The NHL announced Wednesday that it would be pausing its puck tracking program, effective immediately, due to concerns with the performance of the pucks in the first week of the season.
In a statement, the NHL says "the first supply of 2020-21 pucks did not receive the same precise finishing treatments during the off-season manufacturing process as were used during the 2020 Stanley Cup Playoffs," adding that it hopes to have a new batch of pucks with trackers "available soon."
In the meantime, beginning with Tuesday's games, the NHL will revert back to using pucks from the 2019-20 season without tracking chips.
The NHL originally announced at the 2019 All-Star Game that it would be implementing puck and player technology for the 2019-20 season but it first was used in games during this past summer's bubble playoffs. The NHL said player tracking would not be impacted by Tuesday's announcement.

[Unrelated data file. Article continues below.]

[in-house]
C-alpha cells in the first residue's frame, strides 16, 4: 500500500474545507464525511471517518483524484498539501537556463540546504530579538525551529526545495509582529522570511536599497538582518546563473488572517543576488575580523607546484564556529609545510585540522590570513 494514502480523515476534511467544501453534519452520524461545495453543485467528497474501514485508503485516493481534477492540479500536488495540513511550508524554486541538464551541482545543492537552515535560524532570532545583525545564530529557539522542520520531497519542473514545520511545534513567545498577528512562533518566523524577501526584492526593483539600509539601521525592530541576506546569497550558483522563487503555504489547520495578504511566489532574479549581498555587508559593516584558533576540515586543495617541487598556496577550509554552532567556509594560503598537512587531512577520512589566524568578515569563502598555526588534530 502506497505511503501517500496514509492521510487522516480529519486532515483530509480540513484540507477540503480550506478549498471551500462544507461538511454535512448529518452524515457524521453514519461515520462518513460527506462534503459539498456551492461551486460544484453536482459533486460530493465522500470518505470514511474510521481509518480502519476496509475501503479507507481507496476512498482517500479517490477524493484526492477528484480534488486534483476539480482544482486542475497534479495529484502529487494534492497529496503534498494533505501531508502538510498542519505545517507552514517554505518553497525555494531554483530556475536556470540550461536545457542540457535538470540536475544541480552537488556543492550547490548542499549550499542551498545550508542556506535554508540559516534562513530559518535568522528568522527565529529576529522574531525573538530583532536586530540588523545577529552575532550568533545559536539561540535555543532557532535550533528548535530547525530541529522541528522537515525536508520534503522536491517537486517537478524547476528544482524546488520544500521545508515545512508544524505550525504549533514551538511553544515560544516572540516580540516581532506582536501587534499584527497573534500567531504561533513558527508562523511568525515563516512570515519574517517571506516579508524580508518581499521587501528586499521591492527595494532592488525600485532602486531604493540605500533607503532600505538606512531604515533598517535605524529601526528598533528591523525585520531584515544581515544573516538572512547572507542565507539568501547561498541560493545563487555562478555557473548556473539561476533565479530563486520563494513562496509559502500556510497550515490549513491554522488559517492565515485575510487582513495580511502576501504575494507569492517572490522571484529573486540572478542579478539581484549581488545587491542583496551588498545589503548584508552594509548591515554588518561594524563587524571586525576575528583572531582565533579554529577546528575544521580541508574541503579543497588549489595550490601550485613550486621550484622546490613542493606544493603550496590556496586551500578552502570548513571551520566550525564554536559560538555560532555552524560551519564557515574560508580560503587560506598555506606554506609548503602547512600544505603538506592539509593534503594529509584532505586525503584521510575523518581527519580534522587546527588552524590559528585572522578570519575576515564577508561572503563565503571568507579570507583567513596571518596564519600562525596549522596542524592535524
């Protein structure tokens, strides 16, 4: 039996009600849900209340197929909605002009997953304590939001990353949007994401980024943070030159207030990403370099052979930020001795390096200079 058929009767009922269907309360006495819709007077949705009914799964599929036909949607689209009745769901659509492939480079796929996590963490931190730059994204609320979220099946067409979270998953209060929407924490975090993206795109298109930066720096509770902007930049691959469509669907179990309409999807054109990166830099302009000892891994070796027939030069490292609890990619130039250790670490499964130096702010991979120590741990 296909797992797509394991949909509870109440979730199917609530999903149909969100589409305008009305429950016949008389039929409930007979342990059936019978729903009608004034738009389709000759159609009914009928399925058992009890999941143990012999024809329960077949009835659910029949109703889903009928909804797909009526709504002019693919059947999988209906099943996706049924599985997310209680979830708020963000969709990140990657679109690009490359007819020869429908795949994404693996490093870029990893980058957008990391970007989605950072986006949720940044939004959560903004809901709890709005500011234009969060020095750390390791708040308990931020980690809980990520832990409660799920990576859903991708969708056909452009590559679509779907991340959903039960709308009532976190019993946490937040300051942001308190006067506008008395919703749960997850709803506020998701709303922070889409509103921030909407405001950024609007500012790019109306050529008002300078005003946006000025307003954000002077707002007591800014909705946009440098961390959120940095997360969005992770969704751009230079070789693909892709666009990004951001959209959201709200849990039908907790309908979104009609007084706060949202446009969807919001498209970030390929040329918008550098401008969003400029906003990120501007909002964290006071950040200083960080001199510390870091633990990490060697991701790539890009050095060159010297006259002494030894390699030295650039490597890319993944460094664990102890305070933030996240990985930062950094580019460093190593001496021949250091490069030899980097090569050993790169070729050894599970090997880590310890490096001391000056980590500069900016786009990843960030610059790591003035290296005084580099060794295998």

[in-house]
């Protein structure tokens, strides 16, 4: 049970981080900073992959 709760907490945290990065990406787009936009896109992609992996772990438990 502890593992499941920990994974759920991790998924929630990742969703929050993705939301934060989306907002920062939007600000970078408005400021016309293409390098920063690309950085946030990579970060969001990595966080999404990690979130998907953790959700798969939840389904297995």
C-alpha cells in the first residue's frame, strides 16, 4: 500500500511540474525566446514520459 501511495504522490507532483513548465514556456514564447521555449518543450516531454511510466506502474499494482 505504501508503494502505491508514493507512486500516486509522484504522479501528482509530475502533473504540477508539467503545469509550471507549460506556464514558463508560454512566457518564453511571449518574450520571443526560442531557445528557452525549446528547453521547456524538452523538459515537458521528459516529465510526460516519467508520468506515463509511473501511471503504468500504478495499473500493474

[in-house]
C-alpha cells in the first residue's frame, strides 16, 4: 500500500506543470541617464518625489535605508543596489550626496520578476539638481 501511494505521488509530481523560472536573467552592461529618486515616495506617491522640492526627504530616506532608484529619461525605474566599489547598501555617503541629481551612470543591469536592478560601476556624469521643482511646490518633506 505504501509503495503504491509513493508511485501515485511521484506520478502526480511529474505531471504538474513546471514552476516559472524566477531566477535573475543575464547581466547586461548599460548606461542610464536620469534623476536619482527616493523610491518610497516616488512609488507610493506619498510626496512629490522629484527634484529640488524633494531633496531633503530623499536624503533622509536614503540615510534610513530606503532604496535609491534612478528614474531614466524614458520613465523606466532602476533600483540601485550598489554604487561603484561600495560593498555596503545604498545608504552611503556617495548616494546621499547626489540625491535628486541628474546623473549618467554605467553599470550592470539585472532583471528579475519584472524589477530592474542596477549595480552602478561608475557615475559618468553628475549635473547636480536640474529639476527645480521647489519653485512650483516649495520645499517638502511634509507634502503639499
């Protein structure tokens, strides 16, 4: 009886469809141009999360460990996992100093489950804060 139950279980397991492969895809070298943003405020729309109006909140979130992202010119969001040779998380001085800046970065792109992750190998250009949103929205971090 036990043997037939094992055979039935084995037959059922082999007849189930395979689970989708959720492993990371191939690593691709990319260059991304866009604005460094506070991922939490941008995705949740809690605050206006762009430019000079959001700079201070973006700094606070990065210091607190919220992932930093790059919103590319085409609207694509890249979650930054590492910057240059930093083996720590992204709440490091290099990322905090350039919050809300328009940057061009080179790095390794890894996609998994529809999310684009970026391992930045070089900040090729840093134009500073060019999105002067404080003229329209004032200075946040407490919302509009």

"The theory behind player and puck tracking was to give people insights into the game who maybe would learn how special the game is and would understand it a little bit better and so we started with the possibility of having broadcast enhancement," NHL commissioner Gary Bettman said in 2019. "But now in the era that we're in, the opportunities were limitless. If you're a Millennial or a Gen Z in particular and you're consuming sports differently than it's ever been consumed before, we're going to be right there for you giving you what you want."